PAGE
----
not allowed. >> teetering on the edge of the fiscal cliff with just 36 days to go until tax increases kick, in the white house and congress are playing a high stakes game of let's make a deal. >> only in america believes there has to be this what i believe to be really farce ical now surely -- the nature of the world is very fast moving, america has huge economic problems, heading for another fiscal cliff, everyone laughing at you from afenway park the american public sick and tired of all the games going on and there are you, grover norquist, a very bright guy still resolutely saying a pledge is a pledge is a pledge, it cannot be broken when many of your own party are now saying you know, what it doesn't make sense to have this irresolute position
anymore. >> two things, the pledge is not for life. but everybody who signed the pledge, including peter king, who tried to weasel out of it -- shame on him as the "new york sun" says tonight. i hope his wife understands commitments last a little longer than two years or something. >> whoa, hang on, hang on. that was a bit below the belt, grover. >> hey, if you think a commitment is not for as long as you make it it for, the commitment for the pledge as peter king well knows when he signed it is as long as you're in congress you will reign in spending and reform government, not raise taxes. it not for 500 years or two generations. it's only as long as you're in the house or the senate. if he stayed too long, that's his problem. but you don't tell the bank, other, the mortgage, wasn't that long time ago? if you make a commitment, you keep it. >> coming up, was mitt romney done in by his own party? when we come back, the republican presidential
candidates who may have inflicted mortal damage on him rather than president obama. >> i'm just going to go back to the empty chair, when i was going to be todd akin, who was going to talk to me about what hide said about rape and women. since it's just the chair, my obvious question would have about why are you such an offensive idiot to women? and the second obvious question, which again has to go to the chair unfortunately, would be why haven't you resigned yet? anyway, let's leave it there, shall we? share everything.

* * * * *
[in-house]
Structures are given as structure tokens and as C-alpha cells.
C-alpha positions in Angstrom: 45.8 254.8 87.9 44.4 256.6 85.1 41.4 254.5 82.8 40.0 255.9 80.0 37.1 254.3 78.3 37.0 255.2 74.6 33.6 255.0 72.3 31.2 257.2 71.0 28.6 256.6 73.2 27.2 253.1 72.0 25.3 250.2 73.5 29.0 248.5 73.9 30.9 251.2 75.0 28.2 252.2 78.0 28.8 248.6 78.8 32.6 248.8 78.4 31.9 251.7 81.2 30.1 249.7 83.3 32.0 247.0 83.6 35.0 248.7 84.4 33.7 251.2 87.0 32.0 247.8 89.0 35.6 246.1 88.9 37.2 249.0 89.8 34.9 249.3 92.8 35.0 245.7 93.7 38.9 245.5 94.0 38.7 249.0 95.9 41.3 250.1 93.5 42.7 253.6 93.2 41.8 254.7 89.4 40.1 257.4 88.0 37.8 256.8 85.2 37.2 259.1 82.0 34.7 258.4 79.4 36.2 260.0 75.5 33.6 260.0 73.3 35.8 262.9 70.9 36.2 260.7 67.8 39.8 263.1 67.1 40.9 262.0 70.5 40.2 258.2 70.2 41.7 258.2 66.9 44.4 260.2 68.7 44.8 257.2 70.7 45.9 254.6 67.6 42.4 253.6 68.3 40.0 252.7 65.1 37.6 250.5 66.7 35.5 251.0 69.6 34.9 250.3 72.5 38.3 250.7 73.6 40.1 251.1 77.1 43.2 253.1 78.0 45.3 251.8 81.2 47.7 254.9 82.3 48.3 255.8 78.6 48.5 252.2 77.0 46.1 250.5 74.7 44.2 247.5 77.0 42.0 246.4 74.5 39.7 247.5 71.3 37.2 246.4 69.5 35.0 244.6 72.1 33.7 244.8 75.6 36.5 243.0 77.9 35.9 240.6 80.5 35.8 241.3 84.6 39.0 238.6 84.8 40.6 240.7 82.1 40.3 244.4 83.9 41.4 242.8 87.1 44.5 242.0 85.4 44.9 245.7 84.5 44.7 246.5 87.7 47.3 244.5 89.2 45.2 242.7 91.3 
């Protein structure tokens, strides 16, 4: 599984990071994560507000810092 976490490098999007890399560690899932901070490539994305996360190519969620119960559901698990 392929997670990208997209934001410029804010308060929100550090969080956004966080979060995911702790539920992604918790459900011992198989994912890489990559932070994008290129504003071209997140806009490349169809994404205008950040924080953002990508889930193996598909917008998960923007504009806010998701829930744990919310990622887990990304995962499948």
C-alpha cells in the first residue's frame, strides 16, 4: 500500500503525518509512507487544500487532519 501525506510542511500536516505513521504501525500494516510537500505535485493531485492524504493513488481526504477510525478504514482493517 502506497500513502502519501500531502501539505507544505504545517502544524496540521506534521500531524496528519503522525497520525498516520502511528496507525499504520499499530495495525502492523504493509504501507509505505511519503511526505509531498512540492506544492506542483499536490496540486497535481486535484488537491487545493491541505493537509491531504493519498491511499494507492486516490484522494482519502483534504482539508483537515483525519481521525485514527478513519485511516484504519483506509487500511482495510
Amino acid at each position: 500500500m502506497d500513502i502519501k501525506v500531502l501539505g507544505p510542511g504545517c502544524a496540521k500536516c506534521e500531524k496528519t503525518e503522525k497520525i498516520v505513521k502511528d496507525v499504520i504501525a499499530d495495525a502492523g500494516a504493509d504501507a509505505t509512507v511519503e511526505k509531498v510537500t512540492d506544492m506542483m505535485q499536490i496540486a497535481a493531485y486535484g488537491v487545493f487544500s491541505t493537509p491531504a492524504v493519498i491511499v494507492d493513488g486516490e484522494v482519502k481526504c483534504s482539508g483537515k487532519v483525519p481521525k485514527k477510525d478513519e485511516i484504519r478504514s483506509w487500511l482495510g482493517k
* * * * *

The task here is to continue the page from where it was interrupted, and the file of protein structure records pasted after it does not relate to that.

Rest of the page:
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whether i earned your vote or not, i have listened to you. i have learned from you. and you've made me a better president. and with your stories and your struggles, i return to the white house more determined and more inspired than ever about the work there is to do and the future that lies ahead. >> that's president obama delivering his victory speech on election night. in the end the race wasn't even close. maybe mitt romney didn't even have a chance.
his fellow gop contenders feasted on one of their own during the primaries. is it the american way that if somebody gives you a smack on the nose, you eventually have to smack them back? isn't it time now for you to accept that this negativity has pounded you into a position where much as you would like to keep it positive, isn't it time you got the old gingrich fist out and give romney a good ol' smack? >> harry truman in his great reelection campaign that gallup quit taking polls in mid september went after duey and the crowd would yell out "give 'em hell, harry" and he would yell back, "no, i just give them the truth and it hurts like hell." i think governor romney has done so many things that are indefensible in a republican primary -- it would be okay in a democratic primary but in a republican primary it would be indefensible. all i have to do is tell the
truth, i'm not going to go negative. all have i to do is point out facts. i think the next few weeks will a lot of fun. my only request of mitt is that he be honest with the country. >> america clearly needs someone with a good business brain. the economy remains in the tank. you went after mitt romney today about his work at bain capital, you called him a greedy wall street so and so. was that the most sensible position, calling him a vulture? i mean, should you be on that side of the coin, given that you're a successful texas governor, a good businessman yourself? is that the best way to attack him? because if mitt romney now wins the nomination, haven't you just landed barack obama a perfect stick to beat him with? >> well, there is a real difference between a venture capitalist and a vulture capitalist. venture capitalists are good. they go in, they inject their
capital, they create jobs. bain capital, on the other hand, it appears to me were vulture capitalists all too often. i don't get confused for a minute that barack obama and his team wouldn't attack mitt romney on that during a general election if he makes it that way. so if anything else, we're doing mitt a favor by exposing him early on so that he can either figure out how to defend that or, more importantly and better from my perspective, he's not the nominee to begin with. >> rush limbaugh did call a law student a slut and a prostitute for wanting to have insurance covered for her contraception. i presume you wouldn't view what as absurd or entertaining, you'd view that as pretty offensive. >> of course not. of course, as i said before. i want to spend my time talking about how we can grow the economy. what i'd like to talk about which is offensive, which is governor romney out there for